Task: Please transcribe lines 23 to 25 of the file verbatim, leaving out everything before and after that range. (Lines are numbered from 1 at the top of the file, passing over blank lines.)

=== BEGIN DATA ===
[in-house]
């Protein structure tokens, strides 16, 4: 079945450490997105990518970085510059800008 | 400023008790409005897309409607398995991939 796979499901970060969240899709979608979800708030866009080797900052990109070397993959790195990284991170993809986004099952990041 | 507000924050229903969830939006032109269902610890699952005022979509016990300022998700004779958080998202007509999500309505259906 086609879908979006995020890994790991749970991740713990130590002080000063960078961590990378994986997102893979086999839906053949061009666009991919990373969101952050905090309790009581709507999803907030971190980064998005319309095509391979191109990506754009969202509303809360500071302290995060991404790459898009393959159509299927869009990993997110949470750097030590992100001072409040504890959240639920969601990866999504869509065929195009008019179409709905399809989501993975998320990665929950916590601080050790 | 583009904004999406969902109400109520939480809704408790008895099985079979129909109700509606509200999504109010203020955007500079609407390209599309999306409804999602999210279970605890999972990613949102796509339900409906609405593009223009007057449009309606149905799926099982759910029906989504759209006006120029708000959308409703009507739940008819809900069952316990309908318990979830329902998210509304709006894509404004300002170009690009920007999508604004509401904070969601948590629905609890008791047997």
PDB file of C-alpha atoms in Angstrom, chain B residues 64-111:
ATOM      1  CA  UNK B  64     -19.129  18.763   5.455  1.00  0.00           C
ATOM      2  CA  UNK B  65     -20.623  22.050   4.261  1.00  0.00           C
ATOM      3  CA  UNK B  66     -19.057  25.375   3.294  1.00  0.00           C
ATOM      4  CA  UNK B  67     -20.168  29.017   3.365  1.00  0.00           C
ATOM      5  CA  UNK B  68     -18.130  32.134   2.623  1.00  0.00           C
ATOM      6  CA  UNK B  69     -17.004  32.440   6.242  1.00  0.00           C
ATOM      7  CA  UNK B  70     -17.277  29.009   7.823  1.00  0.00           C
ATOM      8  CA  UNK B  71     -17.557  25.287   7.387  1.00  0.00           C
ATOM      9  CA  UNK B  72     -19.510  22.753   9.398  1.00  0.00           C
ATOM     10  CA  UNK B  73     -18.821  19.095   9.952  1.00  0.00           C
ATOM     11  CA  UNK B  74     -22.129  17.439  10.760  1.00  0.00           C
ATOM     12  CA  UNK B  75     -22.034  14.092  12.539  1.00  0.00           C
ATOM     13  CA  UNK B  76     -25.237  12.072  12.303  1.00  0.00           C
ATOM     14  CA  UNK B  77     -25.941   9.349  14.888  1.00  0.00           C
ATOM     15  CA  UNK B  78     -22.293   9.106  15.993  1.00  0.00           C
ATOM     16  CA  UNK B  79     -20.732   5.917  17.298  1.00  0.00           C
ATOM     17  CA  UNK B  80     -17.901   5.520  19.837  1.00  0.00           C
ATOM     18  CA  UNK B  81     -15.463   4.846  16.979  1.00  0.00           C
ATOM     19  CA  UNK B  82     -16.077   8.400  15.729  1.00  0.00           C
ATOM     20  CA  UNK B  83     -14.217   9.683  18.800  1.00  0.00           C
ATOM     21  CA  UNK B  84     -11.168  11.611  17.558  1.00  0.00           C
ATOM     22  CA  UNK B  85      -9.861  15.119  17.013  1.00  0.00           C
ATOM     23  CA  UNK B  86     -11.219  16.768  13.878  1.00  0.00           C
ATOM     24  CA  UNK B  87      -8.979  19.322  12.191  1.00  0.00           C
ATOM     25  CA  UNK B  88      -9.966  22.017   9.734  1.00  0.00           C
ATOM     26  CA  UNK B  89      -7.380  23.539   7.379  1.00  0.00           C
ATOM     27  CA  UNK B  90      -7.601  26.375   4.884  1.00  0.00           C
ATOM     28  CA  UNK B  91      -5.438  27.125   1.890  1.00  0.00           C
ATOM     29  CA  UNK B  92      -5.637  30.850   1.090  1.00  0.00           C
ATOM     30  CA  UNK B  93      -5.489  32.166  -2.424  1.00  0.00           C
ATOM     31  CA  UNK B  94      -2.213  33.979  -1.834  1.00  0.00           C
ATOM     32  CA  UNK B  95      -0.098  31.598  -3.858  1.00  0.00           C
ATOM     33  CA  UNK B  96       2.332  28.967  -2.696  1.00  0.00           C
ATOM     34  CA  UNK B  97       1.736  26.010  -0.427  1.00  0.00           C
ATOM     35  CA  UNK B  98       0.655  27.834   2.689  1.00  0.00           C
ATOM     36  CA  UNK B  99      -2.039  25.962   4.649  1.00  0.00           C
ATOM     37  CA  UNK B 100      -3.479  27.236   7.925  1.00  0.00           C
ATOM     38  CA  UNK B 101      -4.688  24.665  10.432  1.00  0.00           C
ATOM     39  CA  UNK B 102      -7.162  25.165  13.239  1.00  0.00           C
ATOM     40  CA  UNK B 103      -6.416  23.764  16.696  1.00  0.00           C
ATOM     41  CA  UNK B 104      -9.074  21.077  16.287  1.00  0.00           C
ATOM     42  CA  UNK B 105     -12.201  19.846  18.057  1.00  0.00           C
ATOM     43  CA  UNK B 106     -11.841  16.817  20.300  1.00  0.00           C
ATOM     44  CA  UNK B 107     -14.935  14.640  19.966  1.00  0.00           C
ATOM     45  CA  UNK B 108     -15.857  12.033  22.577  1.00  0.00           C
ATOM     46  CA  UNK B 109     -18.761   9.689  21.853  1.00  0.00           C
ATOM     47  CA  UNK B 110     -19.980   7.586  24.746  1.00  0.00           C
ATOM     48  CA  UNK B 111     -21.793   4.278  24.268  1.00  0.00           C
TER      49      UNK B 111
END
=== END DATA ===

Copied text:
ATOM     20  CA  UNK B  83     -14.217   9.683  18.800  1.00  0.00           C
ATOM     21  CA  UNK B  84     -11.168  11.611  17.558  1.00  0.00           C
ATOM     22  CA  UNK B  85      -9.861  15.119  17.013  1.00  0.00           C